Tuesday, May 20, 2014

Same rules, different world

Unlike The Lord of the Rings Dice Building Game, which attempted to add extra game mechanics to Quarriors in order to make it feel more Middle-earthy, Lord of the Rings Heroclix isn't a new game at all. In fact, the figures and rules are 100% compatible with the regular Heroclix game, so players can easily pit Superman against a horde of orcs or have Gandalf and Magneto join forces for an all Ian McKellen team.

The Lord of the Rings sets do add a few interesting and thematic things to Heroclix, however. The least successful, in my opinion, is the addition of Horde tokens. Similar to bystander tokens, these represent unremarkable characters such as orcs and goblins whose only real power is in the fact that there are a lot of them. The tokens are treated as characters and can move around the battlefield individually or in stacks that represent large groups and have better defensive abilities. It's an attempt to get across the idea of large numbers of characters on the battlefield without needing tons of expensive miniatures, but infortunately it falls a little (pardon the pun) flat.

Epic actions and traits are a lot more interesting. Most of the main characters such as Aragorn, Frodo, Gandalf and Saruman have Epic abilities in addition to their normal powers. Epic abilities can only be used in games with a build total of 400 points or more, and most of them tend to be more effective based on the size of the game, encouraging players to field large forces to get the epic flavor of the story.

The most intriguing game element that Lord of the Rings brings to Heroclix is a six-game scenario-based campaign. The scenarios are intended to be played in sequence and represent major scenes from the Lord of the Rings films such as the trek through the Mines of Moria, the battle at Helm's Deep, and the confrontation with Sauron's forces at the Black Gate of Mordor. The winner of each game gets an advantage to use in the next game, but in order to keep the games balanced, the loser also receives help, usually in the form of a special rule that delays the other player in some way.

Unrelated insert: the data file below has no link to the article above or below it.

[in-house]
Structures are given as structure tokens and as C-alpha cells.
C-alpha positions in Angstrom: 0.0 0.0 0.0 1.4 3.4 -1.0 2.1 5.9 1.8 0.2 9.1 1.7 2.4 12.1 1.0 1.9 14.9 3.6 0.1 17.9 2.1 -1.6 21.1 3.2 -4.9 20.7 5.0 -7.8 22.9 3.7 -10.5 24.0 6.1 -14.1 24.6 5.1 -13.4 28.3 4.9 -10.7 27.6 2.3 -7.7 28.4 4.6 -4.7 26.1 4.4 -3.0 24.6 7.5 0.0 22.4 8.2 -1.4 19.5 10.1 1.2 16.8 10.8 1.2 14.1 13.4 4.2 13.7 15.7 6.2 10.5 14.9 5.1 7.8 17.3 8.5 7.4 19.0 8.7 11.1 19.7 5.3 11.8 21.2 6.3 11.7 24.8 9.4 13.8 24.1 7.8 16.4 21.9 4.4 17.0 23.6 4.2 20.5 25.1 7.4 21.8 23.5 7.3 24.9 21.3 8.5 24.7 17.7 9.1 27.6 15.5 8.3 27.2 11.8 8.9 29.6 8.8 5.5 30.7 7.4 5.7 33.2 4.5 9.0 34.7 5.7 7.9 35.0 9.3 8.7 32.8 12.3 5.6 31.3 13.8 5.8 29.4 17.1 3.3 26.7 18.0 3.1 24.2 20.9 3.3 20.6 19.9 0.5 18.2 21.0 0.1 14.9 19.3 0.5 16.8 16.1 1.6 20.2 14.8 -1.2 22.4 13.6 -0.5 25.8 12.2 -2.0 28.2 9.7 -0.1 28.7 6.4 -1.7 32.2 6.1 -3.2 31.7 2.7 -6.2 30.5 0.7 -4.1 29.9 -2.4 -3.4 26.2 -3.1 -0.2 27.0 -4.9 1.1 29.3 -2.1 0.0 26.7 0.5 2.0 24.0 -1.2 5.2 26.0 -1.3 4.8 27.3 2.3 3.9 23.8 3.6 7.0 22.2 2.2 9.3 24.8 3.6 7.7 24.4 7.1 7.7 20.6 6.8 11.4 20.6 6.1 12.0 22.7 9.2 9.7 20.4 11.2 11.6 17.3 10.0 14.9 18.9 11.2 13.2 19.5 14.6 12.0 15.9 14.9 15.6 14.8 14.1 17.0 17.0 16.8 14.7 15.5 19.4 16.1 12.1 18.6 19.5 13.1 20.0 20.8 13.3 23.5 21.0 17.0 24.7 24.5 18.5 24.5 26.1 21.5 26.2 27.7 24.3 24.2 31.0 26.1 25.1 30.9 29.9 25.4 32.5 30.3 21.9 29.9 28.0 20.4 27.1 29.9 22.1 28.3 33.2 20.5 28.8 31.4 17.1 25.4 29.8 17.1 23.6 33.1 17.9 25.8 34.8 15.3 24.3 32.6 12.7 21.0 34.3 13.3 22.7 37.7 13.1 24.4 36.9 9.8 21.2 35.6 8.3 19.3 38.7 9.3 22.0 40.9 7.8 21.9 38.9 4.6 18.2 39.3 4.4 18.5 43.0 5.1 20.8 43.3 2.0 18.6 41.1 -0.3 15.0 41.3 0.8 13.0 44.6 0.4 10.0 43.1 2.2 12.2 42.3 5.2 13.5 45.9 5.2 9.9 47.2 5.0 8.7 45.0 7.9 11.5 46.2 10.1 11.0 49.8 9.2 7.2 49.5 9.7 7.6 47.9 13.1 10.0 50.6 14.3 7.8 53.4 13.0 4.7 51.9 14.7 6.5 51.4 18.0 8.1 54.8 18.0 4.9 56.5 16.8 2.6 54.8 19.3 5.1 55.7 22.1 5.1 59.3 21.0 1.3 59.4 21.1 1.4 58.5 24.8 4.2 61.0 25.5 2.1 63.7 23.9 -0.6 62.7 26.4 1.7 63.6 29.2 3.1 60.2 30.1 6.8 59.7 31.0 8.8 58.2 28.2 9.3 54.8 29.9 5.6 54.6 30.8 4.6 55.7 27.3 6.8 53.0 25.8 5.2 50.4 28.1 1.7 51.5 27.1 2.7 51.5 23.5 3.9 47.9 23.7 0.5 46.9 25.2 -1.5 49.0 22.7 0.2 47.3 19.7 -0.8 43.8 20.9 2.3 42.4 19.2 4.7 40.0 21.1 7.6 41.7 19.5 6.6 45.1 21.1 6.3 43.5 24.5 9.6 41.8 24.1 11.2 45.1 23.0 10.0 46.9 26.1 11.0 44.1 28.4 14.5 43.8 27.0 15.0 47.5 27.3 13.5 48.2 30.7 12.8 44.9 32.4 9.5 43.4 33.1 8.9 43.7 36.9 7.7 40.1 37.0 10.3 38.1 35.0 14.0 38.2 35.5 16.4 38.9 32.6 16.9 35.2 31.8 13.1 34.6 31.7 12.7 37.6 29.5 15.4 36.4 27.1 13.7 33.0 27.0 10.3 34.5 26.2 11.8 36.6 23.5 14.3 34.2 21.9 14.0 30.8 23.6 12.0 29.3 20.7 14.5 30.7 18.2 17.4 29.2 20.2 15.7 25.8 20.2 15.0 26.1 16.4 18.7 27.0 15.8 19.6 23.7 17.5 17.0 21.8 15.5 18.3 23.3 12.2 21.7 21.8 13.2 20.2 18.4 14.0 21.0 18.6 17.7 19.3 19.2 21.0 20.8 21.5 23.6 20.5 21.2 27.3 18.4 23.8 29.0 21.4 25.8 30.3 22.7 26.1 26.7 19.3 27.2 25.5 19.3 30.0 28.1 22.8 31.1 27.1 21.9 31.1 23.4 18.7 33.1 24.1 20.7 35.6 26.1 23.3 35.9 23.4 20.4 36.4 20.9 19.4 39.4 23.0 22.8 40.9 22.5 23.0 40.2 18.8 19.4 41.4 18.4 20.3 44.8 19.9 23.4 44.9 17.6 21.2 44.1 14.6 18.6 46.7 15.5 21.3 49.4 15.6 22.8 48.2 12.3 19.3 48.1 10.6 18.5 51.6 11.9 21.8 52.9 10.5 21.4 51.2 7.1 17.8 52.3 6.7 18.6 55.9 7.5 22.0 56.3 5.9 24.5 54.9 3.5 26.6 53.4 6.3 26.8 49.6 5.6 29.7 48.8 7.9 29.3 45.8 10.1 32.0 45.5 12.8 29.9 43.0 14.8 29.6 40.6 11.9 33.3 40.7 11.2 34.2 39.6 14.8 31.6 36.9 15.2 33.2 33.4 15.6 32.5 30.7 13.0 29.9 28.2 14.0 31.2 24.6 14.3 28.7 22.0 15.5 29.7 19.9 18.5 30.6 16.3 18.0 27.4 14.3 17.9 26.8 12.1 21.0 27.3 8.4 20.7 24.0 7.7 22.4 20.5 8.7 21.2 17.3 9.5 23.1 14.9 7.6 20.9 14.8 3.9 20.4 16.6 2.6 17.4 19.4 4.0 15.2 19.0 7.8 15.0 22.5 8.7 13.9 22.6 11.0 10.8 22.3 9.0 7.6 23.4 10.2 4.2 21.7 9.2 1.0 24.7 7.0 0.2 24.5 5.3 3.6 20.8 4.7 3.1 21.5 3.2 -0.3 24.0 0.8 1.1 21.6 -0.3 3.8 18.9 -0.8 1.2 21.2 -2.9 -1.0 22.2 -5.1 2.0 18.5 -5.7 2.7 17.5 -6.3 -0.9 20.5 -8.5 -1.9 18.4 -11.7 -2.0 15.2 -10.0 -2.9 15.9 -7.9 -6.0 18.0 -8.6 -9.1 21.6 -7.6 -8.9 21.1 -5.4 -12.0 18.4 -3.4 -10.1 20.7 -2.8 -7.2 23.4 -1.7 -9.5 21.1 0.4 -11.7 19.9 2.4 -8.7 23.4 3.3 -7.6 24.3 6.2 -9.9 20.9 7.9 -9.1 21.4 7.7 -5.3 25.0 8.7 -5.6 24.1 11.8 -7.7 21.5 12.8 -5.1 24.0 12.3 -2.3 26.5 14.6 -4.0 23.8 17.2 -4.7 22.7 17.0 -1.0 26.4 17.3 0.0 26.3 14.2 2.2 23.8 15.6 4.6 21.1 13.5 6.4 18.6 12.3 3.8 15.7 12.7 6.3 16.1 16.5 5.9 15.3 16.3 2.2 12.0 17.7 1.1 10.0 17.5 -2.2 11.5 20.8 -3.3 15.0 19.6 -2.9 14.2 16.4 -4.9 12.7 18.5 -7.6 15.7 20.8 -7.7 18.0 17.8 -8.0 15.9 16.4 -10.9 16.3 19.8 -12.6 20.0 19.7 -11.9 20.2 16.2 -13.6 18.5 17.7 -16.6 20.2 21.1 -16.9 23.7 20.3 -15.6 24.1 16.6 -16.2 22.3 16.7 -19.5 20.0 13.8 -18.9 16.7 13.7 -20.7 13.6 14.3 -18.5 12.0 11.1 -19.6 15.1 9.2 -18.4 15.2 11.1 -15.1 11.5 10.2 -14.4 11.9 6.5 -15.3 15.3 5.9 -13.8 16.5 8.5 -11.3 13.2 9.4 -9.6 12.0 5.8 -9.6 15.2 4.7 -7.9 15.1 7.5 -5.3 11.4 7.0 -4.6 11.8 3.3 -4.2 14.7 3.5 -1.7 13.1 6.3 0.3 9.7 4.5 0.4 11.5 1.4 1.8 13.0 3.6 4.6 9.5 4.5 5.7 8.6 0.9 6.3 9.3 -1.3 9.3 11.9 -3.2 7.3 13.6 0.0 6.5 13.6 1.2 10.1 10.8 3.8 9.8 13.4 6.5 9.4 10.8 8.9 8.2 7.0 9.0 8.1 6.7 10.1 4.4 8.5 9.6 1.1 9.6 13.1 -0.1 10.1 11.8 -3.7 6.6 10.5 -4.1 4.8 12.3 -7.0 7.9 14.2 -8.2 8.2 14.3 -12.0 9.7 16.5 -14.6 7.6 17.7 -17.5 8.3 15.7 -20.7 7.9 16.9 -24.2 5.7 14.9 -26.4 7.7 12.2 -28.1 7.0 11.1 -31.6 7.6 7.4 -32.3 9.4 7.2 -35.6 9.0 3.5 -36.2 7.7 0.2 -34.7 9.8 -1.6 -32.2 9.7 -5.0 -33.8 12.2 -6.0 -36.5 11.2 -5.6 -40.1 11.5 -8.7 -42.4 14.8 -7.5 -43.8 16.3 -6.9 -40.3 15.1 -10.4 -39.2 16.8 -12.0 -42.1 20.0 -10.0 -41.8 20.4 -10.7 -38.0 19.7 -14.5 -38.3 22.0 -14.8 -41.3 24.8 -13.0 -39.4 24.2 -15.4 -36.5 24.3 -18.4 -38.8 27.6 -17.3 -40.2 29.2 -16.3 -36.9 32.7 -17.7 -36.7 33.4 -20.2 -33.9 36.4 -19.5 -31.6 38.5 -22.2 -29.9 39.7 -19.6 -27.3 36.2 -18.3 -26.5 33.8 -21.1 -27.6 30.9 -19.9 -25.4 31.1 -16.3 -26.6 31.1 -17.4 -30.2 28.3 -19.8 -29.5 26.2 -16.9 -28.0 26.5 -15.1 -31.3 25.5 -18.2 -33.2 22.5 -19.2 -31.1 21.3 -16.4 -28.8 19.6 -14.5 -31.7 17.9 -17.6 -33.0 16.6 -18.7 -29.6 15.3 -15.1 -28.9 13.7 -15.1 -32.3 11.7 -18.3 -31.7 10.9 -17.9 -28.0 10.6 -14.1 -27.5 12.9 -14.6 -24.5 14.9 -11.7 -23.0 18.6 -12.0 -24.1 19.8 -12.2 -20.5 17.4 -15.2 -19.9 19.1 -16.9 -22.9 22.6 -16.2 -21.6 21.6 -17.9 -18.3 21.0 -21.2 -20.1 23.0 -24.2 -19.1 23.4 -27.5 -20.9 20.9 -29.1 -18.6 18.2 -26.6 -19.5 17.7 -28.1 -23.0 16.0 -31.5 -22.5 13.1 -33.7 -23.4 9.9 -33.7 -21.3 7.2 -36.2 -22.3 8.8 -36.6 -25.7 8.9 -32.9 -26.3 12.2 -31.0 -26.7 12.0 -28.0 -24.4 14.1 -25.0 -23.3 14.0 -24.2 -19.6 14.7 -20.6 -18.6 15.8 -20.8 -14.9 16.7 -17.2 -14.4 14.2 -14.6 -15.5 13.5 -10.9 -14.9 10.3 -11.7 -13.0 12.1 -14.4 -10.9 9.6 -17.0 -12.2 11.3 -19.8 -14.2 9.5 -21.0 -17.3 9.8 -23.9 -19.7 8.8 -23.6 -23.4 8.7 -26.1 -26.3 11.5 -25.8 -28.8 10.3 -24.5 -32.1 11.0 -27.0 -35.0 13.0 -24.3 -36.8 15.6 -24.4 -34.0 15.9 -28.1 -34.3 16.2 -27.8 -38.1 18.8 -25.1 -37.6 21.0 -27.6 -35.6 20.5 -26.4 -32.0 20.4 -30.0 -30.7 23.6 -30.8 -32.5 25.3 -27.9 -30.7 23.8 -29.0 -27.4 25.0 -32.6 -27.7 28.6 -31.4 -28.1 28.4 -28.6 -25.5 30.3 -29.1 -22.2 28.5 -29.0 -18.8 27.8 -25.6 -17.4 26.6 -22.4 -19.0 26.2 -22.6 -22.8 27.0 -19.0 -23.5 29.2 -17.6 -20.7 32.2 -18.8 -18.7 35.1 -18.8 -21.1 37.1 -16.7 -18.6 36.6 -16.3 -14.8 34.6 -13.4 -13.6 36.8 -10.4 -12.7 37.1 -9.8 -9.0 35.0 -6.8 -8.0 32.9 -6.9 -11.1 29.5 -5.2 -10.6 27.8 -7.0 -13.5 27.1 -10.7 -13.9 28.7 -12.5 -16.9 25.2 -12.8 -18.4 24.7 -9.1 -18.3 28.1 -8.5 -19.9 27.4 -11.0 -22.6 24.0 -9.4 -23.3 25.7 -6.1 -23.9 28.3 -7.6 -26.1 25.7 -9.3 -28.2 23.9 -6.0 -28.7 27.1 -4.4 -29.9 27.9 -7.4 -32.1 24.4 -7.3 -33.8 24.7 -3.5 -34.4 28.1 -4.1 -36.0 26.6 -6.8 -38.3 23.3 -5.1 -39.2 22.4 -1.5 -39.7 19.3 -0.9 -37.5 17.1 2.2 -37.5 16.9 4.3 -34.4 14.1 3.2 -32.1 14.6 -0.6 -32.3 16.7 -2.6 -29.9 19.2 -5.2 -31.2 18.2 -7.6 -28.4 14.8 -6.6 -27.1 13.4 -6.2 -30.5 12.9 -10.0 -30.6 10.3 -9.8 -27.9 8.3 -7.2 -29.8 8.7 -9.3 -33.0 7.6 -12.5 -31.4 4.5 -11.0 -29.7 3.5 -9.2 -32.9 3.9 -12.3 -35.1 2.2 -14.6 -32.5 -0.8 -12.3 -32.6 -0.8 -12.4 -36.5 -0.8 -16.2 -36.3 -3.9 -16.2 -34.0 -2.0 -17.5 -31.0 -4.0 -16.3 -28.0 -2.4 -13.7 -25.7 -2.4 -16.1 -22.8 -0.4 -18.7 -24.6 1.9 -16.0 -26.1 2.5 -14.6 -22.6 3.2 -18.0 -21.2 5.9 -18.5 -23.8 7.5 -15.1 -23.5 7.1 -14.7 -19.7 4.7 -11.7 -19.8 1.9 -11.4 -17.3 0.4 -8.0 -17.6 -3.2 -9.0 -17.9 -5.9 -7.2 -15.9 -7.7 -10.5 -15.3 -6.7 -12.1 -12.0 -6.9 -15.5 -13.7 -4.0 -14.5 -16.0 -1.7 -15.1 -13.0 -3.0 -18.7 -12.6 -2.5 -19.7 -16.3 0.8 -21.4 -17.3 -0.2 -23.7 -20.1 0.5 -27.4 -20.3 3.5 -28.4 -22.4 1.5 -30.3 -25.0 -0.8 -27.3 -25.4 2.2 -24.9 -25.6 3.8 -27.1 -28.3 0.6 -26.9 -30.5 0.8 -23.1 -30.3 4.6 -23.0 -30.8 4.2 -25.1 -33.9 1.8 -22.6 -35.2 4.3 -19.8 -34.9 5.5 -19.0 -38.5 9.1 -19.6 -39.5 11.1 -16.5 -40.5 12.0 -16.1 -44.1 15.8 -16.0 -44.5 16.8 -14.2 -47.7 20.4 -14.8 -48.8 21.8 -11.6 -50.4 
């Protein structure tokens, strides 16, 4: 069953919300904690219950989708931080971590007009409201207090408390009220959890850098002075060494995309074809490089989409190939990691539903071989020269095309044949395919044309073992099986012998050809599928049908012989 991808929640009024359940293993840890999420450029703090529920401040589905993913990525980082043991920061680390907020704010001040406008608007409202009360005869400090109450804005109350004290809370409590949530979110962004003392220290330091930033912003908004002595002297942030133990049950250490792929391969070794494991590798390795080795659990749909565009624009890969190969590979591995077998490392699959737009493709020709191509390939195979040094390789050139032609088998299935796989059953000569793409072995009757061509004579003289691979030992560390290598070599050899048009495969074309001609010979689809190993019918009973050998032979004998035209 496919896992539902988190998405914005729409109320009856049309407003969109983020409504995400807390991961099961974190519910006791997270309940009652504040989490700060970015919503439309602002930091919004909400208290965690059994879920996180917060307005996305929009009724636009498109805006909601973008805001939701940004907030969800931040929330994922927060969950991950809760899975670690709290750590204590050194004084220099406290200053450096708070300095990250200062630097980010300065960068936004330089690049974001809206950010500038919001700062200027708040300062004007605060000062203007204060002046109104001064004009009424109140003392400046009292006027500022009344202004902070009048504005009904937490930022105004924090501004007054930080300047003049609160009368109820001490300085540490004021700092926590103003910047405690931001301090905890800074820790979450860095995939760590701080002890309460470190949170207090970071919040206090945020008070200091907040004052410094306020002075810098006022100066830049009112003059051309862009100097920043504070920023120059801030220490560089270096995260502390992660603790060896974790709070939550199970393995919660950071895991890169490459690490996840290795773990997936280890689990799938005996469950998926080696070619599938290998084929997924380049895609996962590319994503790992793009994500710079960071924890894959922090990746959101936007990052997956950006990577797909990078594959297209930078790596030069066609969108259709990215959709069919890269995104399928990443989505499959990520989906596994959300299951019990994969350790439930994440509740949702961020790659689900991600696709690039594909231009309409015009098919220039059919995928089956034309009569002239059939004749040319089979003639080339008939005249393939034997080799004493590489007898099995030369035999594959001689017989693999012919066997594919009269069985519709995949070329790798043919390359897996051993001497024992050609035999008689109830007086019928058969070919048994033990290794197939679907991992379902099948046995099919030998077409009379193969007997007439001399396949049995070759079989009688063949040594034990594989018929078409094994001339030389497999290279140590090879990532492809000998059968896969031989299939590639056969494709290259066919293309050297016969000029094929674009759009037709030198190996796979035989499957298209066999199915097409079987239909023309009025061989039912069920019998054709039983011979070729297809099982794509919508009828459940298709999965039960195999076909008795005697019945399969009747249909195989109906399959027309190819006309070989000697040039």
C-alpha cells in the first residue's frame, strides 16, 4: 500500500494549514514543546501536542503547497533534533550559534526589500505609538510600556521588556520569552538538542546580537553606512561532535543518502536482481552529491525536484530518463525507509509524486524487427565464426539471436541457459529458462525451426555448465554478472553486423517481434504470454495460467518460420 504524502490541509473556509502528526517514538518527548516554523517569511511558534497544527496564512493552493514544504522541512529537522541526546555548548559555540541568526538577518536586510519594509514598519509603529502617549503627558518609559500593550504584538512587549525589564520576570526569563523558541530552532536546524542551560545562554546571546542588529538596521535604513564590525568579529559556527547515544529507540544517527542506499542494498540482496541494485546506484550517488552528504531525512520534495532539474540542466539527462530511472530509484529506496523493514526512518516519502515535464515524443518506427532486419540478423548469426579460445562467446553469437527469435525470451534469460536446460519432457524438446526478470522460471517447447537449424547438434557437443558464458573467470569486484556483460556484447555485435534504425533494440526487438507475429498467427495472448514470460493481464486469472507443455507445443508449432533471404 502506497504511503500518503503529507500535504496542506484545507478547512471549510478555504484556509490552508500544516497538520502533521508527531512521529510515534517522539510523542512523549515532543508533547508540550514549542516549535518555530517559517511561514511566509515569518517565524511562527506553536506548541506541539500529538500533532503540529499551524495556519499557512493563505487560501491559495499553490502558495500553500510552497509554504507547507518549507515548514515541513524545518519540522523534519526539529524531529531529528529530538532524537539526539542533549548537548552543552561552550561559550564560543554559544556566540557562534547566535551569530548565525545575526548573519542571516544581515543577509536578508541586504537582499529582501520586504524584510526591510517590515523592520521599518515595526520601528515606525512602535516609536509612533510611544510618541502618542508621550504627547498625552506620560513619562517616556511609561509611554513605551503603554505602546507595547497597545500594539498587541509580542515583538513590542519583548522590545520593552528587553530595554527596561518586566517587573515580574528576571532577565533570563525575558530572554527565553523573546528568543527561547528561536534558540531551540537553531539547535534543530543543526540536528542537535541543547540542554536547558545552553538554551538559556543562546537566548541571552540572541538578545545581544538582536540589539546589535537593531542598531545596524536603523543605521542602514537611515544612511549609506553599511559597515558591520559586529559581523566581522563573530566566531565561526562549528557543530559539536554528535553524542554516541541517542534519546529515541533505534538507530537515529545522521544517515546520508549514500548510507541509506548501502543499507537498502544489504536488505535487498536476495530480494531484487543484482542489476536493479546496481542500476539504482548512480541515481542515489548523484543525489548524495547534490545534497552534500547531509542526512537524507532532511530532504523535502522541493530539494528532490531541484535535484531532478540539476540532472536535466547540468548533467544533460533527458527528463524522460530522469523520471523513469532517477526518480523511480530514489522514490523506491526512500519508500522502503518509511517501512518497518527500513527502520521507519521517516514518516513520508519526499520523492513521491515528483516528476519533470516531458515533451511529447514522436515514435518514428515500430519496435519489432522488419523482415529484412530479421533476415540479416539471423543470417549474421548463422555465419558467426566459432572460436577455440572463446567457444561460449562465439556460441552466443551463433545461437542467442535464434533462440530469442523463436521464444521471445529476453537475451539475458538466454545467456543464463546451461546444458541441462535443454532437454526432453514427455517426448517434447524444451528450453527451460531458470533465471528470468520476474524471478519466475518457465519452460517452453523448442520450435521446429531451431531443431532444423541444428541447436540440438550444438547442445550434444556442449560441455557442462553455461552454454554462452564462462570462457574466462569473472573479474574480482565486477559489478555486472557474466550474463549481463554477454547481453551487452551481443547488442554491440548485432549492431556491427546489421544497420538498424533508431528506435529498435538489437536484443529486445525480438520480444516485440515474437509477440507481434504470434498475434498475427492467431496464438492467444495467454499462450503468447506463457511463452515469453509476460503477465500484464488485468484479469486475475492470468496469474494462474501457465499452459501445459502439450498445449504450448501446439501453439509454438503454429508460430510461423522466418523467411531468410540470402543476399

Some of the campaign scenarios are straightforward battles, but one of them has an interesting special rule. In Betrayal at Amon Hen, depicting the Fellowship's battle with the Uruk-Hai at the end of the first film, Boromir is placed on the battlefield as a neutral character who will switch back and forth between the players' control based on the roll of the dice, reflecting his attempt to seize the Ring from Frodo.

I really enjoy Heroclix, but I often find that in tournament play the game becomes too competitive and predictable, and the vast array of figures that are available can be a little overwhelming. With the Lord of the Rings set I get a more manageable pool of figures to pick from, and the story-based campaign play adds a nice sense of continuity that is in keeping with the tone of the films and books.

Rating: 4 (out of 5) Lord of the Rings Heroclix adds a few nice elements to the game that help reflect the feel of the films without making us learn a whole new set of rules.

Date played: April 19, 2014

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